Sunday, July 31, 2005

Blog Trailer - Michael Moore: One Of The Greatest Men In History Rants Among Us

I'm guessing one's impact in history here, and looking at the present as a decent variable. I think had Bush lost the 2004 election Moore's movie-as-indictment would've gained a place in histoy earlier, but frankly I also think the world's a better place just for having seen it, and our minds are more open to possibilities now.

In addition, stylistically with many opinions neutered or shallow, it's good to see good old honest outrage manifested cockily and humourously. Dave Chappelle is a wicked example, I was watching some Season 2 stuff with a buddy today and it blew my mind how he says what he says (hardcore political satire) in ballsy brilliant ways that are compulsively re-watchable. Objectively he's sold a tonne of DVD's, and subjectively I think it's agreeable that he's got talent and charm. All these dudes, from Jon Stewart to Chris Rock to... (I'm blanking here... sad that,) anyone saying truth to power well are a fantastic resource.

I've got a buddy who isn't "political", but he really likes System of a Down and The Black Eyed Peas among others, and knows what they're saying - System in particular makes it easy but flips it in cool ways too. It's all working for something, and arguably the same thing - just distribution of Better Vibing Technology.

Moore has a unique function among these guys: he goes after power hard in commercially viable ways - a rare gift today, and holds it accountable with a sticky narrative for understanding some realized and potential dangers. Part of it is the time and depth a movie takes, but the other is a genuine desire to reflect the will of the disenfranchised in his criticism, and represent their rarely heard and often shocking indictments of the middle-class status quo.

I think the further you are outside "the system" the less fealty you have to its inherent value and conferred auto-morality, leaving you free to take a closer look at suspicious cracks in societal architecture. Also, the more you get from something, the more you appreciate it, and really it's that simple at its core. Heck even if you went to your local chicken wing joints, all you've have to do is get a bonus wing somewhere and it radically shifts you loyalties - all things being equal.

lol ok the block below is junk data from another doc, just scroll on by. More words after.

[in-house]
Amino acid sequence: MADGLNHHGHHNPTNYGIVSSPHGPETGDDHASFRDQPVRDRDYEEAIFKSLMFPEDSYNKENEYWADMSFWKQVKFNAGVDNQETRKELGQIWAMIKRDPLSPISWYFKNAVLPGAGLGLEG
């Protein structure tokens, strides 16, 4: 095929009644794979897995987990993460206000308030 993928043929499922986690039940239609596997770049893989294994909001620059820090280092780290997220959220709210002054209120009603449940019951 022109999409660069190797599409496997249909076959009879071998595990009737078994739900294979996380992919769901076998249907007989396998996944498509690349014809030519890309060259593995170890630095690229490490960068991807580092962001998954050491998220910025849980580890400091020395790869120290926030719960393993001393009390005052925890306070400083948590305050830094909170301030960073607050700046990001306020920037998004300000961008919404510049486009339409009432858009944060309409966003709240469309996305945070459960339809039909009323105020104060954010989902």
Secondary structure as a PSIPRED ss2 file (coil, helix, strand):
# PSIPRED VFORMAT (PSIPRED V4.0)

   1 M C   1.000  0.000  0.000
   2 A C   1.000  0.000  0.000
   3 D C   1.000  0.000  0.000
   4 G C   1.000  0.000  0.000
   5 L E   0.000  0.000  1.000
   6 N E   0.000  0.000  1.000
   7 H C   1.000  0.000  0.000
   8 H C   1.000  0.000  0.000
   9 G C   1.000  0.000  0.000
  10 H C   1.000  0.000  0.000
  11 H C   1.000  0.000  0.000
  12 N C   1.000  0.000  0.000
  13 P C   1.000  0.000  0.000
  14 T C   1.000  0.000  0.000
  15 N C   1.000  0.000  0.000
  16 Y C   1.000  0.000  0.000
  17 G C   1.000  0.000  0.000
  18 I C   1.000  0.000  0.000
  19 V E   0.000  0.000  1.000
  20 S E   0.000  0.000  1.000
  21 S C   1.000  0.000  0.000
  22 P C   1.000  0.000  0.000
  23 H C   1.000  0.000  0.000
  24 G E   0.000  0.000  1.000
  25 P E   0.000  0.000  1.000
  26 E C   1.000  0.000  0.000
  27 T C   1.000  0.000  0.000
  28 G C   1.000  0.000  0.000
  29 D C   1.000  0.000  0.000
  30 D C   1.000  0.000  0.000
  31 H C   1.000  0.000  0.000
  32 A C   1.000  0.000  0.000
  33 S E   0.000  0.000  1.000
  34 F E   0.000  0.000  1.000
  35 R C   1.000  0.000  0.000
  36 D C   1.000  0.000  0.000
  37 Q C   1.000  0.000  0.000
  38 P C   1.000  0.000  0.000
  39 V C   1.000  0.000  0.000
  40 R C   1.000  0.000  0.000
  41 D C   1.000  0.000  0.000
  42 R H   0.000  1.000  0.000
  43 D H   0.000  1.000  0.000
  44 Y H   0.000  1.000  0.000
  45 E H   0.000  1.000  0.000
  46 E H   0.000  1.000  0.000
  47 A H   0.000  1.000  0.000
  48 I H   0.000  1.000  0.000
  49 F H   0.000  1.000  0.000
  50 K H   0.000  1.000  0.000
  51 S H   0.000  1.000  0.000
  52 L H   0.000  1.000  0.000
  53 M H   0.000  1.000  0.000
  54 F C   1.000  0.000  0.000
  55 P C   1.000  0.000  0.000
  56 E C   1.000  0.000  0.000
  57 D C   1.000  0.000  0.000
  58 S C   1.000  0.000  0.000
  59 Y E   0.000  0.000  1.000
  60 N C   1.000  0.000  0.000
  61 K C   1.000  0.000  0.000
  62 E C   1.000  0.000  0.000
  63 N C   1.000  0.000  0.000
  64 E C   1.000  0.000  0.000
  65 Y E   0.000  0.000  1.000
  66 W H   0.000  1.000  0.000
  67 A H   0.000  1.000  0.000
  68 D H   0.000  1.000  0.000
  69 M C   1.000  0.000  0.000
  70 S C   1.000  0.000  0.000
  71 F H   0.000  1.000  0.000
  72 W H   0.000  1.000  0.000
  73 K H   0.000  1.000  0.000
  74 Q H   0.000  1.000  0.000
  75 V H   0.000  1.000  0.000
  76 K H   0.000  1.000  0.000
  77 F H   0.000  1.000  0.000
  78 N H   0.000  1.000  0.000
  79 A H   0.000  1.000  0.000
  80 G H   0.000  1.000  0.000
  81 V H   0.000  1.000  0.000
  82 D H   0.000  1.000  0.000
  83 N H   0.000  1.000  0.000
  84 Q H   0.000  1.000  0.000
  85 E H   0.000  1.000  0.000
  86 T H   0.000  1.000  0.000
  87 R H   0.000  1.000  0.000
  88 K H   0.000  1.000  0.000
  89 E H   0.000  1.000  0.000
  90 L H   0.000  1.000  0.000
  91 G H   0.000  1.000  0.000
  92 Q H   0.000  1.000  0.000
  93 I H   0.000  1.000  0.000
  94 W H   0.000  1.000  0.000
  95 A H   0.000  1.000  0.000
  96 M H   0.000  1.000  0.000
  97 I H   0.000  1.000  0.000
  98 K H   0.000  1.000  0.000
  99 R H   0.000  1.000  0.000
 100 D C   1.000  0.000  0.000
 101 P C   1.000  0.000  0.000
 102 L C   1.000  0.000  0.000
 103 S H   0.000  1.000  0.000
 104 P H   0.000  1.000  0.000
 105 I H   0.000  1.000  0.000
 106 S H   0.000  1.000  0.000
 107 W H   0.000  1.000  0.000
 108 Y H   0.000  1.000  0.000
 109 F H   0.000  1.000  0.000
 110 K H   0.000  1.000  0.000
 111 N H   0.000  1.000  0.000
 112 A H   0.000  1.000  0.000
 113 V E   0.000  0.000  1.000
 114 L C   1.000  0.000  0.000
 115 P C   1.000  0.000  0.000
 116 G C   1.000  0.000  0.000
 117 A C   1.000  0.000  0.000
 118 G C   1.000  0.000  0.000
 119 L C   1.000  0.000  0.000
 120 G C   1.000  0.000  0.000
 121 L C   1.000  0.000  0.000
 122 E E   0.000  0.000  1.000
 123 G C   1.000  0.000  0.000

In fact, all things being equal is misunderstood in seen to mean "the person" instead of "the environment". I think recognizing that we're all in the same boat but just riding on different decks is key - and there's a nicer view from above. When swabbing the lower-deck and spitting salt-water, things like Marxism, Troskyism, Communism, Anarchy, and other "radical" ideas for overhauling an environment are not automatically dismissed as "crazy talk".

It's a neat system: set up the middle-class as the ruling class under a real ruling class, give them a lot of influence over public policy, ensure their main goal is to get rich, and procure their services as apologists for the status quo and rich flawed icons.

Moore reflects a spy-translator who's made it across the class-divide, and so addresses issues in universal terms of personal exasperation. It's seen as a journalistic Fox pas, but really it's something we all do. We crack on things that don't matter in "this is ridiculous" ways, he just takes that crackin' and cracks on things that do, and that ultra-honest style is seen as a scam. In reality, much honest heartfelt criticism is not meant to destroy the "system", but rather to simply work on improving it. To dispute it's value because it disputes the value of the world we live in to everyone living in it is a neat rhetorical trick, playing into "fear of information" nicely. But, if we keep this up (like we've been doing) and destroy meaningful dialectic that shows the logic of different sides, we'll never realize that the only opinions we favour are no longer our own.

Now Mr. Moore's going after a cause that affects everyone in the world. We all know a bit about the issue and enough to know it's worth looking into, and when he points his camera at something, it's worth noting that he and his staff like countless other Save The World Soldiers did their homework and concluded: we may have a problem here...



Moore Says Doc Already Has HMOs Spooked

Sat Jul 30, 9:24 AM ET

TRAVERSE CITY, Mich. - Michael Moore says his next documentary already has HMOs quaking in their boots. Moore has not yet begun shooting the film, "Sicko," but his planned critique of the nation's health care system, he says, is making "freaked-out" HMOs warn employees what to do if approached by the filmmaker.

"At this point we haven't shot anything yet and they're totally discombobulated," Moore said at the inaugural Traverse City Film Festival. Moore, who lives near Traverse City, founded the film festival with local movie buffs to showcase excellent films.

Moore described good movies as a bridge across the political divide for people "tired of the hate, tired of the yelling, tired of ... the screamfests, the talk radio."

Though the festival is showing films like "Casablanca" and the upcoming Bill Murray movie "Broken Flowers," Moore's involvement sparked a conservative Texas group to sponsor a rival festival showing Hollywood classics and conservative-themed movies. That festival was to begin Saturday.

While Moore's Traverse City Film Festival puts politics on the back-burner for a weekend, he makes no apology for making politically themed films.

"When in this great democracy did 'political' become a dirty word?"

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